Chinese authorities have carefully managed mourning over the past six days. Websites turned gray and well-wishers gathered in an unusually orderly single-file line in Shanghai and, separately, arrived one by one to leave flowers by the door of Jiang’s ancestral home in Yangzhou city. The police presence on the streets remains elevated to guard against vigils that might morph into demonstrations.

Despite security concerns, Xi wanted to ensure Jiang received the highest honors in part to repay the former leader for support when Xi was chosen to be the new party leader in 2012, said Victor Shih, an expert on elite Chinese politics at the University of California at San Diego.

Xi may, however, be wary of allowing too much nostalgia for the Jiang era: the country hit its highest pace of growth, there was a relatively open cultural, if not political, atmosphere, and the relationship with the United States was mostly improving.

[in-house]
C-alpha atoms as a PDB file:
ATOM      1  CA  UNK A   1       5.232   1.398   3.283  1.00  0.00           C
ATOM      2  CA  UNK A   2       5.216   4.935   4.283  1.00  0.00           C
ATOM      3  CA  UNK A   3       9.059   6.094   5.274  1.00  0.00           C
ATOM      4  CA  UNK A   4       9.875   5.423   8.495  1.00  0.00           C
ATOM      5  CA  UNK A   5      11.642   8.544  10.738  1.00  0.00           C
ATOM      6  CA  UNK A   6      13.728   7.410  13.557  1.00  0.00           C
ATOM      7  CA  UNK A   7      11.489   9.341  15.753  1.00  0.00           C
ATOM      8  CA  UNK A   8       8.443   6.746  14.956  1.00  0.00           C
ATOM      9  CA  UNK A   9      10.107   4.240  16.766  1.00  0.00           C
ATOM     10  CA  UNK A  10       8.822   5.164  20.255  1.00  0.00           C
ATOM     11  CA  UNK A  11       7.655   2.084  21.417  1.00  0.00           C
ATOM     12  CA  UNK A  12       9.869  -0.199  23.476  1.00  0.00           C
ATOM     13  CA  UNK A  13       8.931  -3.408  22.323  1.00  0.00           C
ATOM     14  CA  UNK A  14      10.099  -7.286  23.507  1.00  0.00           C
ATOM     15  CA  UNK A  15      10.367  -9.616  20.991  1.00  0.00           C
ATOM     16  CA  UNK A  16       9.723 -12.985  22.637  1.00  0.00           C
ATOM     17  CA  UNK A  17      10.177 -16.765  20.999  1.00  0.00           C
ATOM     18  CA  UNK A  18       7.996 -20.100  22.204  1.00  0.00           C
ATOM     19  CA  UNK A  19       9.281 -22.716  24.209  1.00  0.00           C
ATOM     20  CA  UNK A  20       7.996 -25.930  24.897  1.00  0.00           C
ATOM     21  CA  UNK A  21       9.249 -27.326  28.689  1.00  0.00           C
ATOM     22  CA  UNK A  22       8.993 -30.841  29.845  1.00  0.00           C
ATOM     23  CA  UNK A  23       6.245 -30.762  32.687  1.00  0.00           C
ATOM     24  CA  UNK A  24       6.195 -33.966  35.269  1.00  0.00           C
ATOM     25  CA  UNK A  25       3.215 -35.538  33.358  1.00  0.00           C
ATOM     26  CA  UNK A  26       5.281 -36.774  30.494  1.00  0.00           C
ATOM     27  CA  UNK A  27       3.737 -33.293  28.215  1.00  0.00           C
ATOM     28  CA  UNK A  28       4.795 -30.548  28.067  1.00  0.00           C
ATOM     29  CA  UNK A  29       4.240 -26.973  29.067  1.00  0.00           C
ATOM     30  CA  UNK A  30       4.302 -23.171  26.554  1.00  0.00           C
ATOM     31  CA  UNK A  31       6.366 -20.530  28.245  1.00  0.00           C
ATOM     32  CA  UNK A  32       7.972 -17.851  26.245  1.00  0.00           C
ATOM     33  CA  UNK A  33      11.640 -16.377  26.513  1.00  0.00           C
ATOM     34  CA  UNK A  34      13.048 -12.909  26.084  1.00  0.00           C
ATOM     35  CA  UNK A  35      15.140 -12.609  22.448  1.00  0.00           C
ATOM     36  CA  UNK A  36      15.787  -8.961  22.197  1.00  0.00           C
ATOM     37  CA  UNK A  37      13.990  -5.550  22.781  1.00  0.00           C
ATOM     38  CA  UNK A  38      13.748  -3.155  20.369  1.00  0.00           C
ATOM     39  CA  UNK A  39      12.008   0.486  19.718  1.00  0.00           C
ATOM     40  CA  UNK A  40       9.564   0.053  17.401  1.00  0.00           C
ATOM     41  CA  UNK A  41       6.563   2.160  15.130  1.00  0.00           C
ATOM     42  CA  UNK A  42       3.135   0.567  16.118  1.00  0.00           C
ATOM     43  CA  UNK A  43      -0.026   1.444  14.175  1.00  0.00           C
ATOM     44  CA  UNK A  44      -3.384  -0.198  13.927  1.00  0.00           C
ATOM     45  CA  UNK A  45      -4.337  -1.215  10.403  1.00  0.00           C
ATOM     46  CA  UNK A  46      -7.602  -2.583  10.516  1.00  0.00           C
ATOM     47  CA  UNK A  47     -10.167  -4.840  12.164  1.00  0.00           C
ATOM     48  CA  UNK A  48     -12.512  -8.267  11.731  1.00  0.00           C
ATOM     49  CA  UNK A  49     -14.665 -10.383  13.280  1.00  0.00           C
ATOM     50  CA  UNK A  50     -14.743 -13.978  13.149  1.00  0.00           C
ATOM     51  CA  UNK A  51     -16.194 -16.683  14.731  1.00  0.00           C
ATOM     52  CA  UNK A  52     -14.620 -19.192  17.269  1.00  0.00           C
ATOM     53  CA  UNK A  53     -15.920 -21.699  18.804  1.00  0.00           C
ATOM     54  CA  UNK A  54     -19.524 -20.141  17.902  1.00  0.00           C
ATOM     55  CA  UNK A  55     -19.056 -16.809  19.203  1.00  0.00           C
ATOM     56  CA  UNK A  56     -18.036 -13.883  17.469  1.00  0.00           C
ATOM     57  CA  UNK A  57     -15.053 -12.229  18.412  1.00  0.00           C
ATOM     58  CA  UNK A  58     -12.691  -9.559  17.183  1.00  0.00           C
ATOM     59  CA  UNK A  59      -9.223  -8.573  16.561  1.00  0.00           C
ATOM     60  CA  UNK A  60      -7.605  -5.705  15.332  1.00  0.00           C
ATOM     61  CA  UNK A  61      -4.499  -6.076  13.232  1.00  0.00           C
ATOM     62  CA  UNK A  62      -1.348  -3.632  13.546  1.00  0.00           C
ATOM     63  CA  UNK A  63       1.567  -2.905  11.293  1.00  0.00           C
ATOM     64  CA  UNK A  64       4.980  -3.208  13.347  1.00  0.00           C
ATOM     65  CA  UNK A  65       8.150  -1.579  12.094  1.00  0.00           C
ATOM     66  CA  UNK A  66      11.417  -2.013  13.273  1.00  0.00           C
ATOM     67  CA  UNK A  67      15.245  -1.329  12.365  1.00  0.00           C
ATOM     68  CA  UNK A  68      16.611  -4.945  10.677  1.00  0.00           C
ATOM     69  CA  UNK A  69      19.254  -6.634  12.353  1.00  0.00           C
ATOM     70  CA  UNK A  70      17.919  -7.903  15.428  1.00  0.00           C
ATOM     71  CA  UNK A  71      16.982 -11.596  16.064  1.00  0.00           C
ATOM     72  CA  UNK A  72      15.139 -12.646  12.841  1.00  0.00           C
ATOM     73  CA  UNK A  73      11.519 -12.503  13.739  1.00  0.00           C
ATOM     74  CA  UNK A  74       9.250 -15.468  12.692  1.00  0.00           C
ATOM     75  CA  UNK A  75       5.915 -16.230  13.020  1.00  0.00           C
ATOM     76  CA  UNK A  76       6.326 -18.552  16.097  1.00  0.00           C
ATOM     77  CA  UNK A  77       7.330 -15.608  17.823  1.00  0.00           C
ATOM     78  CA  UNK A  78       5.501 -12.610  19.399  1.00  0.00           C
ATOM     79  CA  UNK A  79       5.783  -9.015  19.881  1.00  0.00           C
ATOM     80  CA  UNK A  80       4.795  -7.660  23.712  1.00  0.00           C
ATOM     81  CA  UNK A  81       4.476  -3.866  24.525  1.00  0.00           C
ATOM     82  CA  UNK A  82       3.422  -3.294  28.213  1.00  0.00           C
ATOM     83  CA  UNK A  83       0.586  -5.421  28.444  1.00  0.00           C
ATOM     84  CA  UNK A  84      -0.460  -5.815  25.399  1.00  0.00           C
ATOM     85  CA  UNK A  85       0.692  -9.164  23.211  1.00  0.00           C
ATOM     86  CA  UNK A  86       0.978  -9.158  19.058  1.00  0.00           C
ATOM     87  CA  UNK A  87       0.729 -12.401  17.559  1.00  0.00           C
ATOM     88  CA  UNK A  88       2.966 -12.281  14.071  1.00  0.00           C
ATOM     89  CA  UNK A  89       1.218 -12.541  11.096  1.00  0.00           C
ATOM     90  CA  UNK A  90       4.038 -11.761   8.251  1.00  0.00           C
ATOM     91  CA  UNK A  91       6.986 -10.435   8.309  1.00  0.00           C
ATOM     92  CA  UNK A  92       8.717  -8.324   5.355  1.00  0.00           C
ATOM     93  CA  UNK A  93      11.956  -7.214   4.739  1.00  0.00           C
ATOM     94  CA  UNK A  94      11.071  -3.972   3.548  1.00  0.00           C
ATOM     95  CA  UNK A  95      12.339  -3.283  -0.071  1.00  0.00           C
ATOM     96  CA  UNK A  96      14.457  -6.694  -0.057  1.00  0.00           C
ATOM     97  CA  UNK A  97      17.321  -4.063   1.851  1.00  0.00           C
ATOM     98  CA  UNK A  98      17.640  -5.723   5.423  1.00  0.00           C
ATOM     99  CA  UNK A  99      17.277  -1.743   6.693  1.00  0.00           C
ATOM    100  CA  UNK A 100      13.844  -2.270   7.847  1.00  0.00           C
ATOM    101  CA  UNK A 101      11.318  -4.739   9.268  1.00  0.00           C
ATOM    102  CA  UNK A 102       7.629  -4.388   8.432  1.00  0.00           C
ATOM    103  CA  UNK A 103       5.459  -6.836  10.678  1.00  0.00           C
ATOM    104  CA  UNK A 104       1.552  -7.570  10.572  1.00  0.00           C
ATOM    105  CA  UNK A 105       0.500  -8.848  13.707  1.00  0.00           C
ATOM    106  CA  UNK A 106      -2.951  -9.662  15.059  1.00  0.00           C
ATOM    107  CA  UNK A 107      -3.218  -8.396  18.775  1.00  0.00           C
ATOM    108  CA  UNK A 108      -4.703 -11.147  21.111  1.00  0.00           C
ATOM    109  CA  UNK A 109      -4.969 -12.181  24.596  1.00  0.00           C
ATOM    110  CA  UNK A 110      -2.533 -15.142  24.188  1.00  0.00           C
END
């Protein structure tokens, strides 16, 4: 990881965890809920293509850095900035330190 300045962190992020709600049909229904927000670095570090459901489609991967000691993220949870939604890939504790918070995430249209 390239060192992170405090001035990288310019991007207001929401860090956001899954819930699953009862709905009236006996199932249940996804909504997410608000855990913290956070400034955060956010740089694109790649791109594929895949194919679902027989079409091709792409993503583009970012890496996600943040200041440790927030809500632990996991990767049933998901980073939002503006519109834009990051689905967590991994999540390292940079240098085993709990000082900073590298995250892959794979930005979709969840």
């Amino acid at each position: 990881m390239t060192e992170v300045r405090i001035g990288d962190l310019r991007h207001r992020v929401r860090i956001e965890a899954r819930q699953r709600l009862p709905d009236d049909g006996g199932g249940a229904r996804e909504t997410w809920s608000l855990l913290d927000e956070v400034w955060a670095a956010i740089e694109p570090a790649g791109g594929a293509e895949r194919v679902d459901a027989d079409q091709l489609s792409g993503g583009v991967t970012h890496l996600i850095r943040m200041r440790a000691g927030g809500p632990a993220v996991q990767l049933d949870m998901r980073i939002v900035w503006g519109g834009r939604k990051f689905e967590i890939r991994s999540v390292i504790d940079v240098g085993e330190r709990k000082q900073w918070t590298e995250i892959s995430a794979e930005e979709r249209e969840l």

“This is the last gasp of the China of the 1990s when a lot of positive things happened,” Shih said. “That era is really finally gone.”

In 1997, the death of Deng Xiaoping, the Chinese leader often considered pivotal in leading the country out of Mao-era isolation, sparked a countrywide outpouring of grief that lasted for days. It ended with Jiang delivering an emotional eulogy, during which his voice repeatedly broke. He at one point took a handkerchief from his pocket to wipe his nose and eyes.

This week’s commemoration of Jiang has been more restrained. Xi ended his remarks speaking slowly and with only a hint of emotion as he bid a final farewell to Jiang and said that the former leader’s achievements would be “engraved in the hearts of all people down through the generations.”

Historically, the death of former senior leaders has often been an unsettling time in Chinese politics, when internal divisions within the party elite intensify and public grievances with the current leadership are aired. The passing of Premier Zhou Enlai in 1976 and General Secretary Hu Yaobang in 1989 both fueled student-led protests and calls for deeper reform.

But since the evening of June 3 and morning of June 4, 1989, when the People’s Liberation Army used tanks and bullets to clear demonstrators from Tiananmen Square and the surrounding Beijing streets, the party has been determined to avoid similar crises.